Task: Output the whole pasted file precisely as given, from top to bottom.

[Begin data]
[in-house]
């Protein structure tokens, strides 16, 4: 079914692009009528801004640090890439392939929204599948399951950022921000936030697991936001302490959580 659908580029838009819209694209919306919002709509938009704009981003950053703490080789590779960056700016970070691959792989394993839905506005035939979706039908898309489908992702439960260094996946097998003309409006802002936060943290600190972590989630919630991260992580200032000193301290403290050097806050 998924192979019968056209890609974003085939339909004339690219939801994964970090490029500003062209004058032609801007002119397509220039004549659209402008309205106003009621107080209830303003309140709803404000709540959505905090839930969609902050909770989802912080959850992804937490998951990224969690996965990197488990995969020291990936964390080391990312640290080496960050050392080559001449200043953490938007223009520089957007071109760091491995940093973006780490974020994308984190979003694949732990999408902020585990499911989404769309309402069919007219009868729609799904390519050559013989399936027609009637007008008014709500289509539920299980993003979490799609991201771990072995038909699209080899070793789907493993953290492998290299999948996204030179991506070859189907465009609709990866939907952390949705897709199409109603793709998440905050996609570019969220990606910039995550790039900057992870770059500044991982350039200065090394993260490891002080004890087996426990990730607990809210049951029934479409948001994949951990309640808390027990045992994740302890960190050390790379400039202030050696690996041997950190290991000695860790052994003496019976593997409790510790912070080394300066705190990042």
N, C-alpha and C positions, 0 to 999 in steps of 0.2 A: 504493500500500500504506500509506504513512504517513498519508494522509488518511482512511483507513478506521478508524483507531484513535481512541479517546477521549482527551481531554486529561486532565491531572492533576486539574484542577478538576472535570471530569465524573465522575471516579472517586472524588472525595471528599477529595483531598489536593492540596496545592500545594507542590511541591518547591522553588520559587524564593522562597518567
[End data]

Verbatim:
[in-house]
């Protein structure tokens, strides 16, 4: 079914692009009528801004640090890439392939929204599948399951950022921000936030697991936001302490959580 659908580029838009819209694209919306919002709509938009704009981003950053703490080789590779960056700016970070691959792989394993839905506005035939979706039908898309489908992702439960260094996946097998003309409006802002936060943290600190972590989630919630991260992580200032000193301290403290050097806050 998924192979019968056209890609974003085939339909004339690219939801994964970090490029500003062209004058032609801007002119397509220039004549659209402008309205106003009621107080209830303003309140709803404000709540959505905090839930969609902050909770989802912080959850992804937490998951990224969690996965990197488990995969020291990936964390080391990312640290080496960050050392080559001449200043953490938007223009520089957007071109760091491995940093973006780490974020994308984190979003694949732990999408902020585990499911989404769309309402069919007219009868729609799904390519050559013989399936027609009637007008008014709500289509539920299980993003979490799609991201771990072995038909699209080899070793789907493993953290492998290299999948996204030179991506070859189907465009609709990866939907952390949705897709199409109603793709998440905050996609570019969220990606910039995550790039900057992870770059500044991982350039200065090394993260490891002080004890087996426990990730607990809210049951029934479409948001994949951990309640808390027990045992994740302890960190050390790379400039202030050696690996041997950190290991000695860790052994003496019976593997409790510790912070080394300066705190990042």
N, C-alpha and C positions, 0 to 999 in steps of 0.2 A: 504493500500500500504506500509506504513512504517513498519508494522509488518511482512511483507513478506521478508524483507531484513535481512541479517546477521549482527551481531554486529561486532565491531572492533576486539574484542577478538576472535570471530569465524573465522575471516579472517586472524588472525595471528599477529595483531598489536593492540596496545592500545594507542590511541591518547591522553588520559587524564593522562597518567